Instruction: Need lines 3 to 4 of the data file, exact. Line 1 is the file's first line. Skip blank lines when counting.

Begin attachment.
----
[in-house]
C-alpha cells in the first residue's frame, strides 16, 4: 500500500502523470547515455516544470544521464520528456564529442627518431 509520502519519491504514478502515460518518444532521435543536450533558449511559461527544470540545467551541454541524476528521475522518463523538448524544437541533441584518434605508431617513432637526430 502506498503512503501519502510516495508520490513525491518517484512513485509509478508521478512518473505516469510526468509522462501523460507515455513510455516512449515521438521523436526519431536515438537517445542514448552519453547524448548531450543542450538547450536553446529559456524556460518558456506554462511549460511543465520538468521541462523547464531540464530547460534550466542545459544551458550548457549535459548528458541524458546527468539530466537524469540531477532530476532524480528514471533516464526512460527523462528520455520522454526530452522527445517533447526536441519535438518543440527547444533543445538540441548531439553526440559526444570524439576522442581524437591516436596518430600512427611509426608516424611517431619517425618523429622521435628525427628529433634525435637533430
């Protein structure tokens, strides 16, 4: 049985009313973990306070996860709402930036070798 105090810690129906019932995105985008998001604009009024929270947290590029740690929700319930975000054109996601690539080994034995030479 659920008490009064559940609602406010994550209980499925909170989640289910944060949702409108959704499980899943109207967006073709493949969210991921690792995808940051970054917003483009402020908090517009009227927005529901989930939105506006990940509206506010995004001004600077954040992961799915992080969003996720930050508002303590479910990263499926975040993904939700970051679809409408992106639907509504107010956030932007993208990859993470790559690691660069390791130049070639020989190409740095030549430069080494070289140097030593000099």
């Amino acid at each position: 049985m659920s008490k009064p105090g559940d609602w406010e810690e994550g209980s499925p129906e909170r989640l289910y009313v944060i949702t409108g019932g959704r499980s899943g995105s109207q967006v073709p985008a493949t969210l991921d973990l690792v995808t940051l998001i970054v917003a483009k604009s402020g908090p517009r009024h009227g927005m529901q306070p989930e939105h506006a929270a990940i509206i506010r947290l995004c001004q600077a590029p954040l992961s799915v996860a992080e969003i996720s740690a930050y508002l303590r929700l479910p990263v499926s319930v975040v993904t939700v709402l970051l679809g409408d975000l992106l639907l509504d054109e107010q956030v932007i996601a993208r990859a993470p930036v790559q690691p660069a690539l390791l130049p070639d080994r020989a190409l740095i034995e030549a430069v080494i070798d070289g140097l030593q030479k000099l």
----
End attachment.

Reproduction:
């Protein structure tokens, strides 16, 4: 049985009313973990306070996860709402930036070798 105090810690129906019932995105985008998001604009009024929270947290590029740690929700319930975000054109996601690539080994034995030479 659920008490009064559940609602406010994550209980499925909170989640289910944060949702409108959704499980899943109207967006073709493949969210991921690792995808940051970054917003483009402020908090517009009227927005529901989930939105506006990940509206506010995004001004600077954040992961799915992080969003996720930050508002303590479910990263499926975040993904939700970051679809409408992106639907509504107010956030932007993208990859993470790559690691660069390791130049070639020989190409740095030549430069080494070289140097030593000099």
């Amino acid at each position: 049985m659920s008490k009064p105090g559940d609602w406010e810690e994550g209980s499925p129906e909170r989640l289910y009313v944060i949702t409108g019932g959704r499980s899943g995105s109207q967006v073709p985008a493949t969210l991921d973990l690792v995808t940051l998001i970054v917003a483009k604009s402020g908090p517009r009024h009227g927005m529901q306070p989930e939105h506006a929270a990940i509206i506010r947290l995004c001004q600077a590029p954040l992961s799915v996860a992080e969003i996720s740690a930050y508002l303590r929700l479910p990263v499926s319930v975040v993904t939700v709402l970051l679809g409408d975000l992106l639907l509504d054109e107010q956030v932007i996601a993208r990859a993470p930036v790559q690691p660069a690539l390791l130049p070639d080994r020989a190409l740095i034995e030549a430069v080494i070798d070289g140097l030593q030479k000099l």